It ain’t all Joe, but he might have to go.

Joe Girardi on Thursday oversaw the worst Phillies collapse in almost 28 years. His mercenary team, a $240 million mercenary crew, blew a six-run lead in the top of the ninth inning.

This all comes as a great relief to Doc Rivers, whose Sixers were down 0-2 to the Heat in the Eastern Conference semifinals without superstar Joel Embiid, who was injured in garbage time at the end of their first-round series win. Doc’s day might soon come, but, fairly or not, Philly is focused on Girardi for the moment.

The circumstances could hardly have been worse.

It happened at home. It happened against the despised Mets, their chief rivals, who moved to 5-2 in the teams’ seven games this season, and who already had won the teams’ two series in these early days of 2022. The loss was the fifth in their last six games and left the Phillies seven games behind the Mets in the National League East.

Afterward, incredibly, Girardi supplied his epitaph:

“We played a really good eight innings.”

Gulp.

The quote was delivered as glumly as it reads.

Girardi was despondent. He was tapping on the interview table. His eyes were as vacant as his voice.

He looks empty. Done. The team right now reflects the manager.

And he seems to know it.

The team needs a jolt.

The last time we heard something as tone-deaf as “We played a really good eight innings,” it painted a legacy for its originator.

In mid-July of 2019, then-Phillies president Andy MacPhail delivered his tombstone script. In assessing their likely involvement in the pending trade-deadline market, in regard to the team’s playoff prospects, MacPhail said: “If we don’t, we don’t.”

By the end of the next season, MacPhail was no longer the president.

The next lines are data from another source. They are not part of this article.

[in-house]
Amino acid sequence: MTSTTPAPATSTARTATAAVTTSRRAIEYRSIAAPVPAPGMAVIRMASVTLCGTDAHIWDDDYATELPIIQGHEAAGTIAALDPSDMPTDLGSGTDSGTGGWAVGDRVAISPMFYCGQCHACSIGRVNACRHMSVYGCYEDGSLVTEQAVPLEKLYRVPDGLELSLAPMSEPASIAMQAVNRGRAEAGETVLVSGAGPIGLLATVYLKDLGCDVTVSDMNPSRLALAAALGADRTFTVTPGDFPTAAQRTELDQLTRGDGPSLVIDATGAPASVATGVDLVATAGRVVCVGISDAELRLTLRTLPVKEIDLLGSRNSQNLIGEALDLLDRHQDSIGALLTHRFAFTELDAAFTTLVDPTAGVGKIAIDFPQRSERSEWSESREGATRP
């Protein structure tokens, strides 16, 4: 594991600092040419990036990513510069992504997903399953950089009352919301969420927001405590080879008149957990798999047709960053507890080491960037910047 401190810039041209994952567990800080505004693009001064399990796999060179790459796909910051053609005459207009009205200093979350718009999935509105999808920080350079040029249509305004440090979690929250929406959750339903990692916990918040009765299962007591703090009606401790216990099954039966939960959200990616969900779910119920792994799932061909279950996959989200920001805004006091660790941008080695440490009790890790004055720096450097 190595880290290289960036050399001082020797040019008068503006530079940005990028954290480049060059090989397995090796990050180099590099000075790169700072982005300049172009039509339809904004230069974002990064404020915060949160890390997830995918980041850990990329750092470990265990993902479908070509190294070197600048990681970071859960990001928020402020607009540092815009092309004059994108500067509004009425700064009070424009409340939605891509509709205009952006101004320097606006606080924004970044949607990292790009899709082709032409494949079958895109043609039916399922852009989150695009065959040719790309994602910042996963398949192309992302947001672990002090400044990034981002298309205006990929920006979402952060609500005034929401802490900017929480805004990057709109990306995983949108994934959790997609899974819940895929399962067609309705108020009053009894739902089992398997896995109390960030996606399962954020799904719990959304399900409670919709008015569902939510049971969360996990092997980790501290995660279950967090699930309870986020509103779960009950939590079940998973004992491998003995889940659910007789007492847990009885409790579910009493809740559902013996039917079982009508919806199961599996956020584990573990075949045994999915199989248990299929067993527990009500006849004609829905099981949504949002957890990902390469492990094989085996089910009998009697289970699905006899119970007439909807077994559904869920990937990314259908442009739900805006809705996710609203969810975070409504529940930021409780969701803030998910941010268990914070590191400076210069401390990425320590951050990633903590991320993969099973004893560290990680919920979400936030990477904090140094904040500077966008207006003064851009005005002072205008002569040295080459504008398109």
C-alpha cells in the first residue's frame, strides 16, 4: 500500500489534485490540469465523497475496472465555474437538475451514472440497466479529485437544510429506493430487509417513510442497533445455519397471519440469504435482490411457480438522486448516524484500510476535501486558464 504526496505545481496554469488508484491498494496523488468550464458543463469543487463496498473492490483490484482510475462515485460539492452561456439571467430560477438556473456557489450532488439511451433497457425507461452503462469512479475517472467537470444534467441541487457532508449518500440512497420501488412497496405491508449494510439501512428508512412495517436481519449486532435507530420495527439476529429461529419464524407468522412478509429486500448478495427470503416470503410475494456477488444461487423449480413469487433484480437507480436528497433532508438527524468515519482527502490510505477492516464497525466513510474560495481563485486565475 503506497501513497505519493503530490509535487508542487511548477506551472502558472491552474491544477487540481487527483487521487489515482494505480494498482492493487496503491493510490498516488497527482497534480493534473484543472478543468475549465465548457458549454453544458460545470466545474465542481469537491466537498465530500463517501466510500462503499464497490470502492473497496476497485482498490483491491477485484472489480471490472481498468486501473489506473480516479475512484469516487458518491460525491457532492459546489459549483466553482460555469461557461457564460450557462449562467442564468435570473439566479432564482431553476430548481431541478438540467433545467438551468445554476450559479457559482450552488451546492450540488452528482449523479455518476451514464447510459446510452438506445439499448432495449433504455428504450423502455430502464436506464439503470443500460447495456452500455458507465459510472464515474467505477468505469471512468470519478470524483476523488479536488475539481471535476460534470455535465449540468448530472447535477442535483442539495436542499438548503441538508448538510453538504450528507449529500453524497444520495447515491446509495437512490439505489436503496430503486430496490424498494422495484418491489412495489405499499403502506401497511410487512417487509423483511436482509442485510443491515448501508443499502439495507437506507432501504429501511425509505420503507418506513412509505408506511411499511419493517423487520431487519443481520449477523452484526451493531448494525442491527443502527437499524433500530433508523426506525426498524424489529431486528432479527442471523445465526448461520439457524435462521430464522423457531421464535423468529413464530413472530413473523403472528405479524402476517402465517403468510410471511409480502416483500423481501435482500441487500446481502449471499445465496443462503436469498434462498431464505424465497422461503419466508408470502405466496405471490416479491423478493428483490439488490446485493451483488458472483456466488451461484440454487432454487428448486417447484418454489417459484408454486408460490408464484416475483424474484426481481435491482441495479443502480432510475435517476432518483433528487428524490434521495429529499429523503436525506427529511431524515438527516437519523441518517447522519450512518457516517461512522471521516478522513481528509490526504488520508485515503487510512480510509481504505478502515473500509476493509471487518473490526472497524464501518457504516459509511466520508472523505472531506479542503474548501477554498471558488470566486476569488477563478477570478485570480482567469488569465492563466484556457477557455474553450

» READ MORE: Why isn’t the ball carrying for the Phillies and the rest of MLB? Here’s what we know.

Girardi has no contract past this season; the Phillies declined to pick up his 2023 option. He has a lineup and a rotation peppered with All-Stars unbeholden to any manager.

He’s the lamest sort of duck. He’s a mallard on crutches.

A widgeon in a wheelchair.

It’s not like he’s at the helm of a juggernaut. At this moment, with Bryce Harper relegated to DH due to injury, Girardi has one reliable, above-average fielder: second baseman Jean Segura. His bullpen is flawed. The division is stacked. And the schedule right now is brutal.

Still, some of this is his doing.

Girardi’s role in the Phillies’ problems

In the age of analytics, Girardi leans on numbers to a fault, and does so in a town that likes small ball on the diamond, the running game on the gridiron, and post play on the hardwood.

Honestly, Phillies fans haven’t seen playoff baseball in a decade, so they’re just looking for an excuse. The smallest missteps will be amplified.

The collapse came Wednesday after Girardi pulled ace Zack Wheeler after Wheeler threw just 78 pitches. The Phillies finished the ninth tied with the Texas Rangers, then lost in extra innings, so the outrage was muted.

» READ MORE: Phillies’ Mickey Moniak taking ‘light swings’ and throwing; Connor Brogdon’s velocity ticking up

The collapse came Thursday in a game in which embattled starter Aaron Nola lowered his ERA to 2.13 ERA in his last four starts ... starts in which the team is 0-4, and he’s 0-2. Wasting Nola starts is like throwing away unicorn blood.

Maybe on Thursday, Girardi should have given Jeurys Familia — a 10-pitch assassin in the eighth inning itching on five days of rest — a chance in the ninth. Girardi instead went to James Norwood, whom the Mets had clobbered Sunday. Norwood gave up four runs and got one out.

Maybe on Thursday, closer Corey Knebel should have been warming up sooner than he did. Knebel finished the damage.

Maybe?

No. Certainly.

View from above

This crisis comes as his bosses squirm above him.

John Middleton and his fellow owners in March signed Kyle Schwarber and Nick Castellanos and exceeded the luxury tax for the first time in franchise history. They gave Joe more horses than they’ve had on their stable since the heyday of Ryan Howard, Cole Hamels, and Charlie Manuel.

Dave Dombrowksi became the team president a season after Girardi became manager. He likes Joe, but he has no investment in him.

Divestment seems easy.

Easy, and imminent.